by Stephen Lendman
This one won't be the last. The late Bob Chapman warned years ago about what's unfolding now in real time. He explained what this writer calls bad policies assure bad results. It happens every time.
They've simmered for decades. They continue now. They're worse than ever. Gresham's Law explained that bad money drives out good. So does bad behavior.
Money power in private hands assures it. Throughout its history, the Fed bears direct responsibility for monetary debasement and decline of American living standards. A 1913 dollar isn't worth a plug nickel today. Ahead perhaps it'll be worthless.
Chapman predicted it. He was spot on about what he told readers. He was way ahead of what others revealed. Before anyone saw trouble coming, he warned about easy money, market manipulation, reckless speculation, counterproductive fixes, and unsustainable debt causing today's crisis.
He predicted an eventual house of cards collapse. Only its timing remained uncertain. He said it could happen anytime from 2012 to 2017. He's not around to see it. It won't be pleasant when it comes.
America's economy is much weaker than reported. Europe is in serious crisis. Greece is bankrupt. Only its obituary remains to be written. Portugal and Ireland aren't far behind. So is Italy. Spain is the latest shoe to drop. It's been deteriorating badly for years.
It's the fifth EU country to seek bailout help. On what terms isn't clear. Some reports claim no stringent ones. Others disagree. The devil is always in the details. So far they lack clarity.
Spain's Economy Minister, Luis de Guindos, said draconian conditions aren't demanded. According to German Finance Minister Wolfgang Schauble, "troika" medicine accompanies the deal.
Bailouts, of course, never work. At best they buy time. They also assure greater trouble. Burdensome debt gets more onerous and harder to repay. Solving a debt crisis by adding more assures failure.
Spain is deeply troubled. Its major banks are insolvent. With unemployment around 25%, Prime Minister Mariano Rajoy admitted things are bad and getting worse. He expects protracted recession. He understated its severity.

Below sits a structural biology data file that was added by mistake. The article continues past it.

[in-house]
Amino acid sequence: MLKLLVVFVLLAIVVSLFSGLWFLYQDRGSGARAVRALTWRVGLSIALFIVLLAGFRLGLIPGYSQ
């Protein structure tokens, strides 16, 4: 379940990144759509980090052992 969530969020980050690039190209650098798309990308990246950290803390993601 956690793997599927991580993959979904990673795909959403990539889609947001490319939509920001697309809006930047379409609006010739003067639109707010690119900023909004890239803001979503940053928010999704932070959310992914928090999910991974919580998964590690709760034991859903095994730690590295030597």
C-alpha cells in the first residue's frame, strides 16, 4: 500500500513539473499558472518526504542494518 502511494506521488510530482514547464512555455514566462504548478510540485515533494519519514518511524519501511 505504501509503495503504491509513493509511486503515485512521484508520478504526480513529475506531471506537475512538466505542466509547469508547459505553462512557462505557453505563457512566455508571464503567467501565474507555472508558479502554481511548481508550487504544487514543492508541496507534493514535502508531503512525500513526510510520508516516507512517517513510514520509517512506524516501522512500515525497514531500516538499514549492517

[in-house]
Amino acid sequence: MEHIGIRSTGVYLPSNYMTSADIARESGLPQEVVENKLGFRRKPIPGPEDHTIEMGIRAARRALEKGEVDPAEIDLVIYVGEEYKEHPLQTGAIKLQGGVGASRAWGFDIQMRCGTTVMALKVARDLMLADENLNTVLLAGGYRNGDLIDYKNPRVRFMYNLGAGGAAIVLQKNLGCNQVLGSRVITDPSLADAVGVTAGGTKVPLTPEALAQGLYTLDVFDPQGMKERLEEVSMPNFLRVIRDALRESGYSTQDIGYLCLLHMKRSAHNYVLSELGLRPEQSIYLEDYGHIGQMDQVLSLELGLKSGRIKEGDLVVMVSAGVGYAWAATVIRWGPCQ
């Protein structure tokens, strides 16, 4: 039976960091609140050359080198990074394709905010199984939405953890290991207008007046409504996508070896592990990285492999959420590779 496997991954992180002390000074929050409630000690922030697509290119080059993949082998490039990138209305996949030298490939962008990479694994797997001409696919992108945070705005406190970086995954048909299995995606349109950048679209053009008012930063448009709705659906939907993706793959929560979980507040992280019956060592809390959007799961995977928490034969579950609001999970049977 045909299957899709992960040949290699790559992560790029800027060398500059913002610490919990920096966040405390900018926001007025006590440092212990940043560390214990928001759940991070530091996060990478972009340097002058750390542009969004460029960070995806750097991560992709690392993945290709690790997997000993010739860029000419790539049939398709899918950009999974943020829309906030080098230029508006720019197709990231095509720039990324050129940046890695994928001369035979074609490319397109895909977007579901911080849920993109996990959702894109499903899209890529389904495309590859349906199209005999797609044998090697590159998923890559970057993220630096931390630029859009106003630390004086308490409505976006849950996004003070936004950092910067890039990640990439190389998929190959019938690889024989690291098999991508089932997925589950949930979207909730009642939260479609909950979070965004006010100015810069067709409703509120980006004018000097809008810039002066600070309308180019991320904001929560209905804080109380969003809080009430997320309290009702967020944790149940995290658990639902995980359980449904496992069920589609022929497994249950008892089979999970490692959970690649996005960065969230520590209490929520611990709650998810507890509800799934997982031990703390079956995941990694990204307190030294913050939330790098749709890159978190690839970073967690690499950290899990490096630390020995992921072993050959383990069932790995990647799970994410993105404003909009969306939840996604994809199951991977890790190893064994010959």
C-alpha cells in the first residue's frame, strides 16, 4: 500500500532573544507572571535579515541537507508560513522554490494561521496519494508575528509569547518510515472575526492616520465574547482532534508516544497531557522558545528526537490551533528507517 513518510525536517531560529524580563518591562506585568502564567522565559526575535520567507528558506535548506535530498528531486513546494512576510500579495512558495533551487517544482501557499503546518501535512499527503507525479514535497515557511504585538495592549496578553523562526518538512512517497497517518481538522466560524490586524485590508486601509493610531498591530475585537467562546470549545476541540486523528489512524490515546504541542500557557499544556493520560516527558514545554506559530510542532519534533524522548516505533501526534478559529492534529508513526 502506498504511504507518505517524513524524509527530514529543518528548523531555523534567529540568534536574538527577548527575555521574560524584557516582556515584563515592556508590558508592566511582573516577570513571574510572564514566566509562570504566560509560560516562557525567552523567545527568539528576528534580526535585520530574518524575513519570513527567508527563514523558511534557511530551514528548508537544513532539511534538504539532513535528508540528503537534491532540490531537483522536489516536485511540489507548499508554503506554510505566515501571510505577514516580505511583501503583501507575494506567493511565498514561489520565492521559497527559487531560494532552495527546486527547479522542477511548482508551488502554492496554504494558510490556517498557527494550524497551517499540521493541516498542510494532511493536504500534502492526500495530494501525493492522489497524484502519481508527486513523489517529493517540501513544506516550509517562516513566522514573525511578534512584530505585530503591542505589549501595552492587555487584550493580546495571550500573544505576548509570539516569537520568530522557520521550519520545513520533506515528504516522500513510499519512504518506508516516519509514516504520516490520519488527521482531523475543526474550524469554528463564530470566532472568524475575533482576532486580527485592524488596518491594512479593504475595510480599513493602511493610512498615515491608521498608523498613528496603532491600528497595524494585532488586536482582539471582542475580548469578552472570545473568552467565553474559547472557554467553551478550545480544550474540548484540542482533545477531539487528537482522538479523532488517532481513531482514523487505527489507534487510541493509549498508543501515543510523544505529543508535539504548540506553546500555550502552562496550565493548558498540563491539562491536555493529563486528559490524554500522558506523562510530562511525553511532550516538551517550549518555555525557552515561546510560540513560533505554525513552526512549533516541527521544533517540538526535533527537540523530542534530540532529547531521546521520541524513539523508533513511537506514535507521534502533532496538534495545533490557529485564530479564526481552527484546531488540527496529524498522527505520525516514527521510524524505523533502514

At the same time, on May 28, he said "there will be no Spanish banking rescue." How do you say egg on his face in Spanish?
Madrid's debt burden and borrowing costs are unsustainable. Both sovereign and private sectors are troubled. Rajoy describes the deal as a non-sovereign loan to Spanish banks. How does he explain more egg on his face?
It'll come through the Fund for Orderly Bank Restructuring (FROB). In June 2009, Spain established it to bail out and restructure its troubled banks. Its own documentation says funds disbursed have "explicit, unconditional and irrevocable guarantee of the Kingdom of Spain."
Itís on the hook. More accurately, its taxpayers bear the burden as in all other troubled economies. According to Reuters:
"EU and German officials said Spain faces supervision by international lenders...." Their statement directly "contradict(s)" Rajoy. He insists it's a no strings deal.
According to Copenhagen-based Saxo Bank economist Steen Jakobsen:
"The EU is selling this as a 'great victory,' but when you look at the details, this is a loan, and we don't know yet where the money will be coming from. At the end of the day, it will increase Spain's debt-to-GDP ratio no matter what they say."
Previous bailouts failed. So will this one. Schaeuble and EU Competition Commissioner Joaquin Almunia said "troika" officials will oversee the deal. "Of course, there will be conditions," said Almunia. "Whoever gives money never gives it away for free."
"The Spanish state is taking the loans, Spain will be responsible for them....There will likewise be a troika. There will of course be supervision to ensure that the program is being complied with, but this refers only to the restructuring of the banks."
It's just a matter of time before sovereign Spain needs bailout help. Its economy teeters on collapse. Understating the severity doesn't change things.
Spain looks increasingly like Greece 2.0.
Italian Industry Minister Corrado Passera tried hard to conceal that his nation may be next. It's also burdened with financing 22% of Spain's bailout. Talk about the blind leading others visually impaired.